2. Make backups. Once you realize how weak and exposed you are, the obvious solution is to backup your data. Note that Blogger gives you limited backup possibilities. Once you manage to find the hidden backup button (not so easy), it will produce an "eml" file that you cannot read off-line (at least I found no way to do that). All you can do with the file is to restore your whole blog from scratch, but your layout will not return alive. Besides, it won't allow you to recover just one of your posts or one of your drafts. Finally, there is no way to set up an automatic backup schedule. You have to remember to do that manually. That guarantees to lose a good chunk of your recent work if something goes wrong. Nevertheless, it is a good idea to remember to backup your blog every month or so. If you are truly paranoid, you can copy your eml files to an external USB memory that you keep in a drawer (I did). If they can destroy that, I give up: I can't win. 

3. Backup your files in HTM. I found a utility for "Firefox" called "WebScrapBook" that will download your entire blog in a form readable by any browser offline. There are other apps that claim to be able to do that, but I found that they just don't work with blogger (again, a bug or a feature? Who knows?). With WebScrapBook you can recover a single post, complete with images, by cutting and pasting it into Blogger or another platform. The problem is that you can't automate the saving process and not even customize where WebScrapBook saves your files. You have to manually transfer them to where you want to store them, including that USB memory I was mentioning before. Nevertheless, it is a good thing to have.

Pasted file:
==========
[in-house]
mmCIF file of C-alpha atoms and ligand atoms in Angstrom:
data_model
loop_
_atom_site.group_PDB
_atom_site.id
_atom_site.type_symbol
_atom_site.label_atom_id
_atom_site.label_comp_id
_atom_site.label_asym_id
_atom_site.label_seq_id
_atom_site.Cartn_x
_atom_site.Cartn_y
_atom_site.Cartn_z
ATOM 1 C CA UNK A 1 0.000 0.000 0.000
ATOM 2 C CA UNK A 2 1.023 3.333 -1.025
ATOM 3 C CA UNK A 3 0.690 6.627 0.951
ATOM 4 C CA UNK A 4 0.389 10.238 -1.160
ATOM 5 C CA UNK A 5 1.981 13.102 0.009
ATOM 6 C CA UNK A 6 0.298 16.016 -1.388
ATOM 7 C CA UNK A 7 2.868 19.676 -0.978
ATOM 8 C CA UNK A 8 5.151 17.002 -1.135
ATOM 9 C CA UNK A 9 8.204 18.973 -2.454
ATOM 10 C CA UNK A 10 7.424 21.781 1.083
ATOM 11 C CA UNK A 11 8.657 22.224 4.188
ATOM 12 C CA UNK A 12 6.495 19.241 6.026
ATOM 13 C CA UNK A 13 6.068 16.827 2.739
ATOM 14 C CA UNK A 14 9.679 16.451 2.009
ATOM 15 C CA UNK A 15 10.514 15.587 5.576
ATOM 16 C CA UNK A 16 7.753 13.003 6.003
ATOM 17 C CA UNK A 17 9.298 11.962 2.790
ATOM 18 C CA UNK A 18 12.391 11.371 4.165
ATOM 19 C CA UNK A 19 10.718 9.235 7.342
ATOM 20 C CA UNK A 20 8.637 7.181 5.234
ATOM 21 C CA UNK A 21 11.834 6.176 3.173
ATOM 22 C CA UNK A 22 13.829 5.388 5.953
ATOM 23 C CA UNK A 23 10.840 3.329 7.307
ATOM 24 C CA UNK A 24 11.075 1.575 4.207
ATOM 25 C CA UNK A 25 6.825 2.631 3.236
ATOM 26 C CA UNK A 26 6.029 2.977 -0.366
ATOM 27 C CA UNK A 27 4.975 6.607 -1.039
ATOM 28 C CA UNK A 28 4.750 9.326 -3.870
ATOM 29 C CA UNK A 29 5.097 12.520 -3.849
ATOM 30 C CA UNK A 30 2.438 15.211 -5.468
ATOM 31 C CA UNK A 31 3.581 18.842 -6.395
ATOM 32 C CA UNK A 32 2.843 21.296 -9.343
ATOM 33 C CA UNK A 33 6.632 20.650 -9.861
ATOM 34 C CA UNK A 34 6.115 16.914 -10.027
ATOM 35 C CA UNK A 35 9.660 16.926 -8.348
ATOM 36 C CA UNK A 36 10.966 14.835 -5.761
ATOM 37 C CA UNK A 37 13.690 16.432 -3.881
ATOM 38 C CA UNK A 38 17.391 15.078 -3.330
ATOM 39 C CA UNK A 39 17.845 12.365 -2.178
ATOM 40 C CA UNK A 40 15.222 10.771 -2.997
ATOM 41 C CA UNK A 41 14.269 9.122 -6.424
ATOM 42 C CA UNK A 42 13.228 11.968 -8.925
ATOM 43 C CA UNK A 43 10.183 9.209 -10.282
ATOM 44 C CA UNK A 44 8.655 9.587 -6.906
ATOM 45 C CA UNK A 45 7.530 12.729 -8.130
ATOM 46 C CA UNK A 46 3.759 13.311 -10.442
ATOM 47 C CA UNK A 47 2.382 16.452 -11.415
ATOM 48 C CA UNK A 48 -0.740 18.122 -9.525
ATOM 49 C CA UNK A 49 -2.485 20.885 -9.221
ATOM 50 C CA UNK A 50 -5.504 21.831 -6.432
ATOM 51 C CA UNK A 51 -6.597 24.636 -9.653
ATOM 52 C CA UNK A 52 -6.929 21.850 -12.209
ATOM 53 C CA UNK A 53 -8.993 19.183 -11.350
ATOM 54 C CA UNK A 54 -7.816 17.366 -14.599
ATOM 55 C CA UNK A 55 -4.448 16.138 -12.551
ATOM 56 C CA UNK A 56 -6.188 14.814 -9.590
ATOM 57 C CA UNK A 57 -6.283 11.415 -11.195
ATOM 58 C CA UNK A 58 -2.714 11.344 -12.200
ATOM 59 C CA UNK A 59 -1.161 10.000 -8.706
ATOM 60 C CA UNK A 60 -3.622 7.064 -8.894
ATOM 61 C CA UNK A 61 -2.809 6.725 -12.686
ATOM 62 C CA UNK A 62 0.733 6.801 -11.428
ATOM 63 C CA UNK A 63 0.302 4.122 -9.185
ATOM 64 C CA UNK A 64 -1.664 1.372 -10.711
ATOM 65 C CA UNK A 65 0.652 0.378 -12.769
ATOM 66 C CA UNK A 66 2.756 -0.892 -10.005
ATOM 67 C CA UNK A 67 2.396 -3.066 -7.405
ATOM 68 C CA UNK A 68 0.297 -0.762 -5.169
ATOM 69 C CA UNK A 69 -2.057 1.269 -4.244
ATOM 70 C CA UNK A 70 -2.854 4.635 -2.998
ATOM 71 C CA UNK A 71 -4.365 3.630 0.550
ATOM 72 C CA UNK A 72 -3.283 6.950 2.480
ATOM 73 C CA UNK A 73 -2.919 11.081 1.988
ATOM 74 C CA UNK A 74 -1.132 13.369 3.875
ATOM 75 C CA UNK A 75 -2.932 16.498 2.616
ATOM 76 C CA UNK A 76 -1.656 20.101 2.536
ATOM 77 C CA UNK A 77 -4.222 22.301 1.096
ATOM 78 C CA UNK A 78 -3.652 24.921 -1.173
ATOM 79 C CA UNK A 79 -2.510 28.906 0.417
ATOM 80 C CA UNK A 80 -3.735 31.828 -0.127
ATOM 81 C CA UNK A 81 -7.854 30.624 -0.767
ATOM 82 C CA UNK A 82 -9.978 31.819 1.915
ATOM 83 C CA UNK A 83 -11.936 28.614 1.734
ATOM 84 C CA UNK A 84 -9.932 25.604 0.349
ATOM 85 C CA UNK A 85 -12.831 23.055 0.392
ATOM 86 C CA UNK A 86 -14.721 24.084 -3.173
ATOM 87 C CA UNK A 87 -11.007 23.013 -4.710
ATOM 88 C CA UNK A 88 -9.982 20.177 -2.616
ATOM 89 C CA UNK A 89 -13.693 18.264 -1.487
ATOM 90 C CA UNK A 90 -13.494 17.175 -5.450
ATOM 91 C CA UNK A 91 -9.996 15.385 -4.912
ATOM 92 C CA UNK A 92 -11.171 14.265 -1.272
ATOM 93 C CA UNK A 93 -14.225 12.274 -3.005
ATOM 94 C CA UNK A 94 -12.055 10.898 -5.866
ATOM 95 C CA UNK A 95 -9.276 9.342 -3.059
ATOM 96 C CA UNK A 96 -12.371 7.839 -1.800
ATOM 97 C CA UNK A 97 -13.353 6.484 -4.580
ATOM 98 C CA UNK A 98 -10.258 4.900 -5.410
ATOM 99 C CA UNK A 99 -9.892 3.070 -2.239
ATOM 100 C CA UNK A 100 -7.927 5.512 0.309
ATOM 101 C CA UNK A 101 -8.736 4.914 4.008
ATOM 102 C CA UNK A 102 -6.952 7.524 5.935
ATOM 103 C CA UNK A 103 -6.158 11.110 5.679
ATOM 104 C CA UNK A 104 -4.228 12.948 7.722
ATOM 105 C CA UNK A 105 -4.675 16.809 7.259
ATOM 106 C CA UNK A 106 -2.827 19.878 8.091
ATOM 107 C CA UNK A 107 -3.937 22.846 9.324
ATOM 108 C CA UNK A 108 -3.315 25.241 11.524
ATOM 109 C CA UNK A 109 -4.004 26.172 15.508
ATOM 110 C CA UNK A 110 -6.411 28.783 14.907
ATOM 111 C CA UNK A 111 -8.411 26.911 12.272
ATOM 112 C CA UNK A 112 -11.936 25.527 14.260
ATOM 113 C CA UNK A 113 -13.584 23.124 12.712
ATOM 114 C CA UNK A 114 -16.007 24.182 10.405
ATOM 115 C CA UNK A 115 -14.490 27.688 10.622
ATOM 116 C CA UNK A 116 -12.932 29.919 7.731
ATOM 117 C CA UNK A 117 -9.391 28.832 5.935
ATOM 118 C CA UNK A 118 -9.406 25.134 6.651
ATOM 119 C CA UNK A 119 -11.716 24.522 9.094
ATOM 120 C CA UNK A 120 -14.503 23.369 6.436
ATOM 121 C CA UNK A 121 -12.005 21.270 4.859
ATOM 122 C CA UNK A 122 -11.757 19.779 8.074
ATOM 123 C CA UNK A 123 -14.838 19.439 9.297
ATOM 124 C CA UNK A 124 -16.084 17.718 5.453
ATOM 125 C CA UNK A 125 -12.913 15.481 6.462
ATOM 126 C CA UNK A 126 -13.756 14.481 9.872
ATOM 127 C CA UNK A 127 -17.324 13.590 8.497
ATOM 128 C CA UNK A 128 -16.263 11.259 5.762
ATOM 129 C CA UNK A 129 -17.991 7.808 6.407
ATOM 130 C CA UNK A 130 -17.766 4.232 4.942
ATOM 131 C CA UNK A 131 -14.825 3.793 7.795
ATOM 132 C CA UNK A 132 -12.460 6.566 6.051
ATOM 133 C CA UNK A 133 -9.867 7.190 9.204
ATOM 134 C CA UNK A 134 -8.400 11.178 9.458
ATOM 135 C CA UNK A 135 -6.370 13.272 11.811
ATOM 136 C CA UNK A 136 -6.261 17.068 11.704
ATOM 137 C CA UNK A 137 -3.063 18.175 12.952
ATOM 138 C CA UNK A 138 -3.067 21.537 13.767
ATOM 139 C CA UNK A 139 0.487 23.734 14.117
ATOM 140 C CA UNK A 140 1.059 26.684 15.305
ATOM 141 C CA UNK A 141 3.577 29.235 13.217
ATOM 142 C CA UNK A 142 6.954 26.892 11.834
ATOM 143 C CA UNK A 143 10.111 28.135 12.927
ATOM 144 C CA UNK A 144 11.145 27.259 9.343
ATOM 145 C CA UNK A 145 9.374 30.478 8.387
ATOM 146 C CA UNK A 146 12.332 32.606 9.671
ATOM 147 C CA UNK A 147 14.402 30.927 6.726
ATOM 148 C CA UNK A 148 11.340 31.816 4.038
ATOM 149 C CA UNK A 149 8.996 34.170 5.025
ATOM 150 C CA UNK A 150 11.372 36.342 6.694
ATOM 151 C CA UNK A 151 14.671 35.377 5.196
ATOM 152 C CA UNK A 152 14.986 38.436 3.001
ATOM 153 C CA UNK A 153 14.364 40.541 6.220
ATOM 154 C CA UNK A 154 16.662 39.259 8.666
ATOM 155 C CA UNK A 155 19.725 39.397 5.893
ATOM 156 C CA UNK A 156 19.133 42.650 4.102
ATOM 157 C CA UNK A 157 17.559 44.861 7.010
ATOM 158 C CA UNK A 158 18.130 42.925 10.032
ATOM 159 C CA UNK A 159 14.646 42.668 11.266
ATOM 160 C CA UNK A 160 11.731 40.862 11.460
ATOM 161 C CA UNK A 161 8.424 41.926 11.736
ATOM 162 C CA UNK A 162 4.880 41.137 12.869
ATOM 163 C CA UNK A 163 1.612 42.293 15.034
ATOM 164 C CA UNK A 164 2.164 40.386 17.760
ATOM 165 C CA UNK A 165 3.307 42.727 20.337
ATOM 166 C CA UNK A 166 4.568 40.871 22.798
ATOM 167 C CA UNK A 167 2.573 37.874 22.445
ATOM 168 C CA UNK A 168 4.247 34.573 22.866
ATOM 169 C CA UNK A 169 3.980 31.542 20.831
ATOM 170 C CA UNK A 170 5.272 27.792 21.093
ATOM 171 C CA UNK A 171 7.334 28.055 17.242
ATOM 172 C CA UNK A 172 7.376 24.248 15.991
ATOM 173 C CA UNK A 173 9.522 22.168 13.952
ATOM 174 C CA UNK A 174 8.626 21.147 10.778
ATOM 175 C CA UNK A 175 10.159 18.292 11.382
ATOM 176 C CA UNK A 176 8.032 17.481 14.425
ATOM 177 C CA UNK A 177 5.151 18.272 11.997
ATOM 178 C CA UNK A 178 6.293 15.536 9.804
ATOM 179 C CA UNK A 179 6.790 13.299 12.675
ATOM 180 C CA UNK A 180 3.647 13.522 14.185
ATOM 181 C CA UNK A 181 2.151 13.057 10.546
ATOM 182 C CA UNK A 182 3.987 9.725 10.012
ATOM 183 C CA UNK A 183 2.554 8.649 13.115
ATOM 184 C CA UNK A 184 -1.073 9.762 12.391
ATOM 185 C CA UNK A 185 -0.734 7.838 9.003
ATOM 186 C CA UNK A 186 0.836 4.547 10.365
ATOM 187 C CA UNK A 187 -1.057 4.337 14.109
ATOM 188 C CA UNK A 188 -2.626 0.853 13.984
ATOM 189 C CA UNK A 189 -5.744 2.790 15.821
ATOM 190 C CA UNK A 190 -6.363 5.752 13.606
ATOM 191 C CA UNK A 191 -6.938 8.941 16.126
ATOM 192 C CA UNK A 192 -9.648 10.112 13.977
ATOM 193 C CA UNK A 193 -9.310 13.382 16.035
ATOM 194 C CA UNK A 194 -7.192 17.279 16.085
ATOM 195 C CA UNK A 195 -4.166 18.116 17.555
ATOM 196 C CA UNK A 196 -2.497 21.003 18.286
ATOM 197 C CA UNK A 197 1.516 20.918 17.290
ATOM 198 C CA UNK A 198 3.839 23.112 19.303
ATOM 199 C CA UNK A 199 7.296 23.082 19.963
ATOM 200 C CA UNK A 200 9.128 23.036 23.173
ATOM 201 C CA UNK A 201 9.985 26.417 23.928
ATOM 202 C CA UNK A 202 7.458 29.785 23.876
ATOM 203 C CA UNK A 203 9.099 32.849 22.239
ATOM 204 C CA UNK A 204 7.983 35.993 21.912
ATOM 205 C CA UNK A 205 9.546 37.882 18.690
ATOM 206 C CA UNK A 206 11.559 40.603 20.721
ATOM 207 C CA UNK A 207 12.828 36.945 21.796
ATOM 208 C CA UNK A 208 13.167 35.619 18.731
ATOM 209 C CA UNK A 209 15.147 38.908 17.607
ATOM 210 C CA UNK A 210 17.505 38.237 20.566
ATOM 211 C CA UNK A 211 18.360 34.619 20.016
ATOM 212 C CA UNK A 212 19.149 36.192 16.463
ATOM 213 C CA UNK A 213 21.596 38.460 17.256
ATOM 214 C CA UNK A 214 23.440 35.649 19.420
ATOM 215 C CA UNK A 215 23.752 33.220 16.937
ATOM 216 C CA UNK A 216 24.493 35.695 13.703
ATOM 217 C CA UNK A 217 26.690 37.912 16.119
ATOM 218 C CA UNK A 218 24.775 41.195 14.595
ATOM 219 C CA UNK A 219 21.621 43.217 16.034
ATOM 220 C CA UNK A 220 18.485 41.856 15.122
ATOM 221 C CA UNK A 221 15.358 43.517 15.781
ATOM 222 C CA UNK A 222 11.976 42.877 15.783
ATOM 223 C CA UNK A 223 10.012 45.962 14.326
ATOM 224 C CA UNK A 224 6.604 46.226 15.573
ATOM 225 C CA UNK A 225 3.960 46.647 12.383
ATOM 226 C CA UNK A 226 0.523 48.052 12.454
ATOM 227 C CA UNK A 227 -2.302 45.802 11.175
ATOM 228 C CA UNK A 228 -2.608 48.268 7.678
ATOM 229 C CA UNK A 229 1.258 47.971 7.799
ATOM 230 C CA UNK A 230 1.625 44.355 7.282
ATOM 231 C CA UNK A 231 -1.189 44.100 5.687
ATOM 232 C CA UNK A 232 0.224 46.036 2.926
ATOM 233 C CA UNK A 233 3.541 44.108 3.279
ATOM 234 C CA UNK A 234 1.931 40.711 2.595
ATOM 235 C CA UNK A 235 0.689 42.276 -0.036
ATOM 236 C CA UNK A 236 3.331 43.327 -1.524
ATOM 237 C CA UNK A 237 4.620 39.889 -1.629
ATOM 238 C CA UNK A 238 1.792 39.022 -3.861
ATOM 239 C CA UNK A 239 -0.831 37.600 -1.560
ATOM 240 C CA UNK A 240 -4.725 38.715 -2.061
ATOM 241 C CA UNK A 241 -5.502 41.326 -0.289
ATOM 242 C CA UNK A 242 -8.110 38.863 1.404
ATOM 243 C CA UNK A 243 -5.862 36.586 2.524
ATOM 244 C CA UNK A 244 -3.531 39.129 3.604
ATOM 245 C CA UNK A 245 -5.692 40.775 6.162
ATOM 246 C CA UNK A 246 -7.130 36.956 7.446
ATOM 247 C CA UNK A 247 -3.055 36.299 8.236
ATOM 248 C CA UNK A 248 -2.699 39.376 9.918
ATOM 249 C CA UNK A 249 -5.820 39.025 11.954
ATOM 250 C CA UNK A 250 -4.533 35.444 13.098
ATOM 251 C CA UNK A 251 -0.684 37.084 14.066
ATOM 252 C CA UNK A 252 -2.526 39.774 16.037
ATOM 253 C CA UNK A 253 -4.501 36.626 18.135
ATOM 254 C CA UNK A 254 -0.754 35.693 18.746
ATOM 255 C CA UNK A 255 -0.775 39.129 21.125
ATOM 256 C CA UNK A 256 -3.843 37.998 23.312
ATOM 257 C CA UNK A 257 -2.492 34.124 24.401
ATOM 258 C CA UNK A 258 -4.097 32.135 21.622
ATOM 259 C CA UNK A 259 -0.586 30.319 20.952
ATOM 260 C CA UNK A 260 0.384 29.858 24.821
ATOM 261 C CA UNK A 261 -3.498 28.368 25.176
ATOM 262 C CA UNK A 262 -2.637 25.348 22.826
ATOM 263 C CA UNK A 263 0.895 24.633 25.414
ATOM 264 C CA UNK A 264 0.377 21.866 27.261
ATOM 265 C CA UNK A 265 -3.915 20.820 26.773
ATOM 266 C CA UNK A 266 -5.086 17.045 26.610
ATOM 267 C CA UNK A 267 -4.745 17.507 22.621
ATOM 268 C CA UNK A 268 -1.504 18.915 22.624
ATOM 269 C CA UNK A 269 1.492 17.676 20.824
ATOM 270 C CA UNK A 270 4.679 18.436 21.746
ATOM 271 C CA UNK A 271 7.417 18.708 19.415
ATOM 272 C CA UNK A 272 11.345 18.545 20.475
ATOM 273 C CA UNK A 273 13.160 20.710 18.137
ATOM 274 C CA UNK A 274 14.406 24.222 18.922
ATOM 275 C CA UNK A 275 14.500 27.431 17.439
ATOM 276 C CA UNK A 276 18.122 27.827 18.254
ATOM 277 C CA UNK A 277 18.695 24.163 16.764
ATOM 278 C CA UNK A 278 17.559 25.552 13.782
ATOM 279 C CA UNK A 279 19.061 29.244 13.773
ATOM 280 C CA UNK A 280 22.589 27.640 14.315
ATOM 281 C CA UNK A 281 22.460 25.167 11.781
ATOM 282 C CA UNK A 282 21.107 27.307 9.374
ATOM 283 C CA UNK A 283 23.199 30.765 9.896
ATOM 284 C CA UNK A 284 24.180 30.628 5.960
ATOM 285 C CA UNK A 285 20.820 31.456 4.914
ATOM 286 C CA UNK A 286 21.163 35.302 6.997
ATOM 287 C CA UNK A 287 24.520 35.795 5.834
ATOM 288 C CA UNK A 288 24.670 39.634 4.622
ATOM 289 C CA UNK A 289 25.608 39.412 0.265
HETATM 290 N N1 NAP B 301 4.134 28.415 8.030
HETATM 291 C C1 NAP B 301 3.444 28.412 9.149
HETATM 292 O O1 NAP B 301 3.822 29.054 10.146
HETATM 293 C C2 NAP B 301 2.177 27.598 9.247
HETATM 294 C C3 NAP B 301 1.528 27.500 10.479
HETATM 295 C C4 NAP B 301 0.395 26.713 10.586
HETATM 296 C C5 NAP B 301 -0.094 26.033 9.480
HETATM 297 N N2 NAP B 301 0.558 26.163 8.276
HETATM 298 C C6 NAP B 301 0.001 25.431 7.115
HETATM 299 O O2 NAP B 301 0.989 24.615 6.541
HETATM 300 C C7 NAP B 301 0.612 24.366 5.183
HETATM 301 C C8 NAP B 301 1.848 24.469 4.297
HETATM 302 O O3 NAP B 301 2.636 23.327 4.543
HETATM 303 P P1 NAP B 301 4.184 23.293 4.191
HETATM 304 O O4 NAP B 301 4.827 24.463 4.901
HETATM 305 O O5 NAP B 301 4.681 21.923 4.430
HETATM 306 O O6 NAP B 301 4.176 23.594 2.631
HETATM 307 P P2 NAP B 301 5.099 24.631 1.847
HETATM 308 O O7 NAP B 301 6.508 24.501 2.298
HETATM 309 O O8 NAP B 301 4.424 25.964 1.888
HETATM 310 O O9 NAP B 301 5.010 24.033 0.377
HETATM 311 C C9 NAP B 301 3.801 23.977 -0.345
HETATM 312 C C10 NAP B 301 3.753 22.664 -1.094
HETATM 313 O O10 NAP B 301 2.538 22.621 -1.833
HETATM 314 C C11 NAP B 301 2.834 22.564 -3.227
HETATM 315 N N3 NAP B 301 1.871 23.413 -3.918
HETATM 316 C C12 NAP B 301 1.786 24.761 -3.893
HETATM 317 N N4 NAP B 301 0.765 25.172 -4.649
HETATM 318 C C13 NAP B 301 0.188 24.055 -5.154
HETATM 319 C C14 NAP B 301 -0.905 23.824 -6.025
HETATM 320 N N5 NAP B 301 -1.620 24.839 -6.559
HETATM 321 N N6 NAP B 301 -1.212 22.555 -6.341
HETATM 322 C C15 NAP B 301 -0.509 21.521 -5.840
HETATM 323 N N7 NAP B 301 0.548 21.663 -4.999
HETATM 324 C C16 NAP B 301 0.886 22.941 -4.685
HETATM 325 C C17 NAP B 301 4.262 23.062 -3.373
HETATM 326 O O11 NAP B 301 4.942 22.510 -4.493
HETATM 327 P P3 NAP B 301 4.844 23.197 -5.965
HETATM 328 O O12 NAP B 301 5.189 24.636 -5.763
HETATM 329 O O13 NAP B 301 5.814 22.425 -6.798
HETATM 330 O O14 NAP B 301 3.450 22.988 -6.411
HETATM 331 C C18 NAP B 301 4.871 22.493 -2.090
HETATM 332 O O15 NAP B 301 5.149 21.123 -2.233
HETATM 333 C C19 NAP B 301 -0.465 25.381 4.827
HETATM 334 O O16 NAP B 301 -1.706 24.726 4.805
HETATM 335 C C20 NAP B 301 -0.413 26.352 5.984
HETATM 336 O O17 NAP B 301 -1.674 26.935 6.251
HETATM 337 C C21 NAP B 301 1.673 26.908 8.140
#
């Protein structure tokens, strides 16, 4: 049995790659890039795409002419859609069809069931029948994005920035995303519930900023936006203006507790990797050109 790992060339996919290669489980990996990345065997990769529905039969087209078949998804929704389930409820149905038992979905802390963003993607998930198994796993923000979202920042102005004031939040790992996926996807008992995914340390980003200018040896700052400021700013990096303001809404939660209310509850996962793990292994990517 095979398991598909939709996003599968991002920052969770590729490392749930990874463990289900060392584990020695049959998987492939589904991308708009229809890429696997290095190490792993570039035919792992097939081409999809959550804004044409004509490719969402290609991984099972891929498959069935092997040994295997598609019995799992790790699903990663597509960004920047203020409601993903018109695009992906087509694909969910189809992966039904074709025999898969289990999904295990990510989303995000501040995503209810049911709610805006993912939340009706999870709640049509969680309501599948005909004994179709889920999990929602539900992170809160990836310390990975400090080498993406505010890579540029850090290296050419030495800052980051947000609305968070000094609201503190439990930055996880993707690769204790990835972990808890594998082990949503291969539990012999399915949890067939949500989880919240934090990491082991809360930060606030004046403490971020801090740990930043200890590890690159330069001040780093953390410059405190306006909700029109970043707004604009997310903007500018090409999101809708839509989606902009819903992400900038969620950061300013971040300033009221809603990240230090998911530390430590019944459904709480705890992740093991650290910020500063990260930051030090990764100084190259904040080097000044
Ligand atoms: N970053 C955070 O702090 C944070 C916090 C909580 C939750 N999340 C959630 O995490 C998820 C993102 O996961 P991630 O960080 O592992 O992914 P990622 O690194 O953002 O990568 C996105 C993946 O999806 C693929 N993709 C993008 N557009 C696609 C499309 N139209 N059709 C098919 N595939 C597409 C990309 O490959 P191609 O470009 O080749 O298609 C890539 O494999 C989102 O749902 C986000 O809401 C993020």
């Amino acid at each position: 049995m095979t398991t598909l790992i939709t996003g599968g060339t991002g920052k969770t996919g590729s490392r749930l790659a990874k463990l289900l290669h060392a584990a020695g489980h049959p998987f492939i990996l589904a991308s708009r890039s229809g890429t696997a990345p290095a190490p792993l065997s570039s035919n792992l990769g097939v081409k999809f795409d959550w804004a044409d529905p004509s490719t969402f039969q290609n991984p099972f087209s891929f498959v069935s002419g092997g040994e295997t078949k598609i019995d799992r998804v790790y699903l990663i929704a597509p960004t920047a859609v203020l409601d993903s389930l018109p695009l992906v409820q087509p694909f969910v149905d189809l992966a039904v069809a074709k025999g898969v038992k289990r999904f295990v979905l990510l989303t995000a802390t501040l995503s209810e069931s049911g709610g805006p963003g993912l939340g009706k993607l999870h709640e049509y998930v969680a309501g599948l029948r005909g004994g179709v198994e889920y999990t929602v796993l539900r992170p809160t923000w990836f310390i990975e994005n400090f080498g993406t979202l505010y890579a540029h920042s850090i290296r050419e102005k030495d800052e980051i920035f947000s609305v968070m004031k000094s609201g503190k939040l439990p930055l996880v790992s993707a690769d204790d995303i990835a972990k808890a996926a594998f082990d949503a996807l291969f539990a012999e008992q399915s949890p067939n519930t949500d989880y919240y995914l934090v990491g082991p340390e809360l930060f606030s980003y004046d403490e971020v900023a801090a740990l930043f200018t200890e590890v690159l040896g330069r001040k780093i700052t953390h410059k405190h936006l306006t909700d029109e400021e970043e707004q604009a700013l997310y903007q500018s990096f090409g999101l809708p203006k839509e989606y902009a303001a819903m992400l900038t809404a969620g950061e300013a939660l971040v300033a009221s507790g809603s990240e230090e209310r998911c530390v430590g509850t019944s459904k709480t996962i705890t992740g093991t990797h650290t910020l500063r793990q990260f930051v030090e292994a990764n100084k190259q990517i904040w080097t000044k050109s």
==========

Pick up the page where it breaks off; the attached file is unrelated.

4. Use a form saver. It would be nice be good to have something that automatically saves and stores what you type online, and not just for your blog posts. There was once a utility called "Lazarus" that worked very well but has now disappeared from the Web (I know that I am paranoid, but I can't avoid asking the question "why?"). After several tests I found an equivalent program called "Form History Control" that works as an extension for Firefox and, it seems, for other browsers. It will protect you from losing hours of work just because you pressed the wrong button. Of course, it is one of those fleeting apps that appear and disappear from the Web for unclear reason. But, as long as it exists, it seems to be working.